Dirty restrooms don’t correlate to foodborne illness outbreaks

While making a recent pilgrimage from Raleigh to Southern Ontario (and back) via minivan I saw a bunch of dirty restrooms. One was so bad (right, exactly as shown) that Dani made us go to the next exit; things almost got messy in the car.

DSC05623A dirty restroom is gross, and might be a good source of a pathogen like norovirus from a previous, uh, user, but do dirty bathrooms say anything about the food handling practices in the kitchen? Or does a clean bathroom mean that the cooks know their stuff and are reducing cross-contamination? Some argue that a dirty restroom is an indicator of poor sanitation throughout the system (maybe), but analysis of inspection results seem to disagree that dirty bathrooms are correlated with outbreaks. We talked about this a bit in a paper published earlier this year (D.A. Powell, S. Erdozain, C. Dodd, R. Costa, K. Morley, B.J. Chapman. 2013. Audits and inspections are never enough: A critique to enhance food safety. Food Control).

Some good stuff that friend of barfblog Ruth Petran published last year also showed that for certain pathogens there was little correlation between inspection factors related to sanitation and outbreaks. Sanitation of facilities and non-food contact surfaces only came up in noro outbreaks with a relative risk of less than the lack of single use/service articles and weirdly proper cooling and date marking. Dirty facilities wasn’t seen as a risk factor popping up in Salmonella or C. perfringens outbreaks at all. What matters are things like keeping ill employees out of the kitchen and controlling temperatures.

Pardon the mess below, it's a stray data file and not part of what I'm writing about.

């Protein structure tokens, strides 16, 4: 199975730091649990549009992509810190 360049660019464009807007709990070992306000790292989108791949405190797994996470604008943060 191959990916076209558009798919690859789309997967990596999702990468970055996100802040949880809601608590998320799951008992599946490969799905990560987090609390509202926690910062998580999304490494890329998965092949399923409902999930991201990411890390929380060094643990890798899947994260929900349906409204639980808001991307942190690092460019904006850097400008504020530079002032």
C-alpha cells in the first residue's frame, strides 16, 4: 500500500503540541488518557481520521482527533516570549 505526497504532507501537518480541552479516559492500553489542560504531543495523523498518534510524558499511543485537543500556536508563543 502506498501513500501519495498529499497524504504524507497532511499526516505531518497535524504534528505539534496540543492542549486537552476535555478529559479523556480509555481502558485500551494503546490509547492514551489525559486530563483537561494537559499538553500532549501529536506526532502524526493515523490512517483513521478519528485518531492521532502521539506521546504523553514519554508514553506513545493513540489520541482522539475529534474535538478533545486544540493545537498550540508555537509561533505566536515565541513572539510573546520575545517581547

Evidence often isn’t enough to sway public opinion though. UPI reports that in a survey funded by restroom hygiene equipment that cleanliness matters to patrons.

Almost 30 percent of U.S.adults say they will never return to a restaurant with a dirty bathroom, a survey indicates.

Elliott Greenberg, owner of www.TouchFreeConcepts.com said a recent survey conducted by Harris Interactive for SCA Tissue North America found 50 percent of restaurant patrons who have a negative experience with the restroom — bad odors, grimy soap dispensers, dirty toilets and other cleanliness problems — will discuss it to friends and family.”

“We live in a world that is consumed with hand sanitizers and green living. The consumer is acutely aware of those things that cause the spread of germs and bacteria,” said Donna Santoro, senior product manager of the washroom solutions global business team for Rubbermaid Commercial Products. “And it is all about touching.”

This entry was posted in Food Safety Culture, Food Safety Policy, Handwashing and tagged , , by Ben Chapman. Bookmark the permalink.

About Ben Chapman

Dr. Ben Chapman is a professor and food safety extension specialist at North Carolina State University. As a teenager, a Saturday afternoon viewing of the classic cable movie, Outbreak, sparked his interest in pathogens and public health. With the goal of less foodborne illness, his group designs, implements, and evaluates food safety strategies, messages, and media from farm-to-fork. Through reality-based research, Chapman investigates behaviors and creates interventions aimed at amateur and professional food handlers, managers, and organizational decision-makers; the gate keepers of safe food. Ben co-hosts a biweekly podcast called Food Safety Talk and tries to further engage folks online through Instagram, Twitter, Facebook, YouTube and, maybe not surprisingly, Pinterest. Follow on Twitter @benjaminchapman.